Volume 105, Number 46 - November 13, 2008
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Crucial meeting next week for new elementary school
The proposed new Pinedale Elementary School has faced a few setbacks, with the state’s School Facility Commission still in the process of approving the project, according to Doris Woodbury, superintendent for Sublette County School District No. 1.
The next meeting is planned for Tuesday, Nov. 18, and is open to the public. During this meeting, there is expected to be a motion to approve the new Pinedale Elementary School. The meeting will start at 10 a.m. at the Pinedale Aquatic Center.
The commissioners made requests for the school district to bring additional information, such as the documents of purchase for the property of the new school to the November meeting. They also want to know the disposition of the Pinedale Aquatic Center, additional clarifications on student numbers and the justification for a new 600-student school versus a 300-student school.
Woodbury said the school district encourages the public to attend the meeting to help support and explain the need for the new elementary school.
In October, a meeting that was opened to the public regarding the new school was canceled. The reason being that the school district had to return to Casper to address further questions that the commission had.
“We received very encouraging comments in past meetings and then to go to the October meeting, to us it felt like everything they said simply wasn’t true anymore,” Woodbury said.
The commissioners had requested that the school district bring charts and graphs showing the projected numbers of student growth, and to have that growth broken into grade levels. They also wanted to see a building construction and retirement schedule for the new elementary school for the October meeting.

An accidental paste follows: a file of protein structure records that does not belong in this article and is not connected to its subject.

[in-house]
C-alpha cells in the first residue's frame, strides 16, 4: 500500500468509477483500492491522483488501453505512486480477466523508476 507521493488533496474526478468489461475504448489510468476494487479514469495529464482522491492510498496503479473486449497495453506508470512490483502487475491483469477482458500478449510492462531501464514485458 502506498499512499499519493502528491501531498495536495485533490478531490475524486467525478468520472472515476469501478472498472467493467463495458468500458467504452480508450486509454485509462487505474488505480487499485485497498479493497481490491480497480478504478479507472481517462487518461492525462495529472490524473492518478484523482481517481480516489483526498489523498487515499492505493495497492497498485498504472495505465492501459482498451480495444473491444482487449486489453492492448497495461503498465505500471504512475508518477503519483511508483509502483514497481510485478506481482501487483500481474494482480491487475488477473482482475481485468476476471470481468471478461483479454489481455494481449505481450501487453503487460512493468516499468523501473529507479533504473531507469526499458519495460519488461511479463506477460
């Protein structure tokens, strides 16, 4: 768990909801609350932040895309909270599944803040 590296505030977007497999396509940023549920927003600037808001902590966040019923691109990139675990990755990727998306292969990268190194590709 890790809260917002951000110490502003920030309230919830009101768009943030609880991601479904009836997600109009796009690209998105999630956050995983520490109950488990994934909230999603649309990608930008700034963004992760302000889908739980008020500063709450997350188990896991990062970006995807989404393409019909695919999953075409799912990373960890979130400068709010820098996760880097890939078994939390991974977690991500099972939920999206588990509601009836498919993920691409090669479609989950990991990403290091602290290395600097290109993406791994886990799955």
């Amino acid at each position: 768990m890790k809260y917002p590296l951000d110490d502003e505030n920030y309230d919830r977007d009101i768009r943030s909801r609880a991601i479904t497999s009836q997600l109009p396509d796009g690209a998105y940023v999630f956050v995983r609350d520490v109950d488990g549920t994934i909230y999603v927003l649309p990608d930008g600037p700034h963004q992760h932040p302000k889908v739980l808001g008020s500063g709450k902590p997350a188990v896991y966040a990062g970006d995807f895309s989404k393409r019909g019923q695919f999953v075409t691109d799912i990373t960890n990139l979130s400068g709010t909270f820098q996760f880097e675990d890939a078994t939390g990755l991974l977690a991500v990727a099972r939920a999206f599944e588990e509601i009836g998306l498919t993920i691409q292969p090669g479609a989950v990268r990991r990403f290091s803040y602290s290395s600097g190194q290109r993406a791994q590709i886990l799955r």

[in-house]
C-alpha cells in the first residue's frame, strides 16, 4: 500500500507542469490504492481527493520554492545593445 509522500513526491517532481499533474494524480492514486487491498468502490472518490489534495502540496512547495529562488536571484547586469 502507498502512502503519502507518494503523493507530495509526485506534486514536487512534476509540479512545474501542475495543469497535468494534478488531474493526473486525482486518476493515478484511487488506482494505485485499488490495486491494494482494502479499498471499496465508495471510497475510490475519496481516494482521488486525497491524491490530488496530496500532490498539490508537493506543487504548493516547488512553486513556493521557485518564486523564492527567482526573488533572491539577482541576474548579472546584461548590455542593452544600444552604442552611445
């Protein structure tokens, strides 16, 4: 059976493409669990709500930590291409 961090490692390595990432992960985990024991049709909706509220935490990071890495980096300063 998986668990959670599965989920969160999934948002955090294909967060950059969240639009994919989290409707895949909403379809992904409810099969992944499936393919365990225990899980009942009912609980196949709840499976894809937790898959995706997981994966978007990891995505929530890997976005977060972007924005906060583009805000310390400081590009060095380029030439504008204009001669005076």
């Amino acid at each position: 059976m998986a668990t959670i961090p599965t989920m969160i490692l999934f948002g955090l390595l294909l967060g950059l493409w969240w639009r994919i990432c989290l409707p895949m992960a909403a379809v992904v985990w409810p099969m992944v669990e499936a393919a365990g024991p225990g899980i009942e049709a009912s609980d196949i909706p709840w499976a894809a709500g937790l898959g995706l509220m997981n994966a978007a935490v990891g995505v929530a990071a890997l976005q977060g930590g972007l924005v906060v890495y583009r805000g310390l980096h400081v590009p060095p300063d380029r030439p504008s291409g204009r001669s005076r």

Woodbury said that members from the school district have attended a total of six meetings, all taking place is Casper or Cheyenne.
“It’s a little frustrating, hopefully during this (the Nov. 18) meeting, we will get all the questions answered,” she said.
The issue the school district faces in regard to the new elementary school is that it does not have enough teaching classrooms, but has too much overall square footage, according to the School Facility Commission.
“Overall, we can show the need for a new school based on the increase of students and the condition of our school building,” Woodbury said. The Pinedale schools have experienced a 10 percent growth rate since 2003, she added.
However, since the school district built the auditorium wing and the competition gym, Wrangler Gym, and the cafeteria, it finds itself in the predicament of possibly having too much square footage.
To handle student growth the school district added a high school commons area, a weight room and four classrooms in 2004. It also completed the fifth and sixth grade wing in the middle school to accommodate growth at the elementary school. And, it put up two modular building for four classrooms for the elementary school in 2007.
The schools are still striving and continuing to grow, said Woodbury.
In January 2007, the school district came up with a solution to handle student growth by planning to build a 600-student elementary school for kindergartners through fifth graders in the BloomField subdivisions, which is in the initial building stage. They plan to remodel portions of the existing campus to make it into a secondary campus for grades 6 through 12.
The district would also like to use part of the existing campus for a preschool.
“The staff of the school facility commission has done an outstanding job, the hold-up is with the commissioners,” Pinedale Elementary School principle, Greg Legerski said. “And, I’m not sure if that’s due to them trying to be thorough or not.”
The new school is vital because the elementary school is crowded and space is limited, and classes are being taught in portables, said Legerski.
The total project is estimated to cost over $20 million.
In further discussions with the commission, it was suggested that the district use the Design/Build method of construction. Woodbury said this method saves on time and is more cost effective.
Woodbury said Gov. Dave Freudenthal helped support Pinedale’s new elementary school during the meetings.
“Gov. Freudenthal and the director of the School Facilities Commission, Ken Daraie, interceded on our behalf,” she said.
Now the goal is to get as many people as possible from the community to attend the meeting on Nov. 18 in support of the new elementary school, she said.
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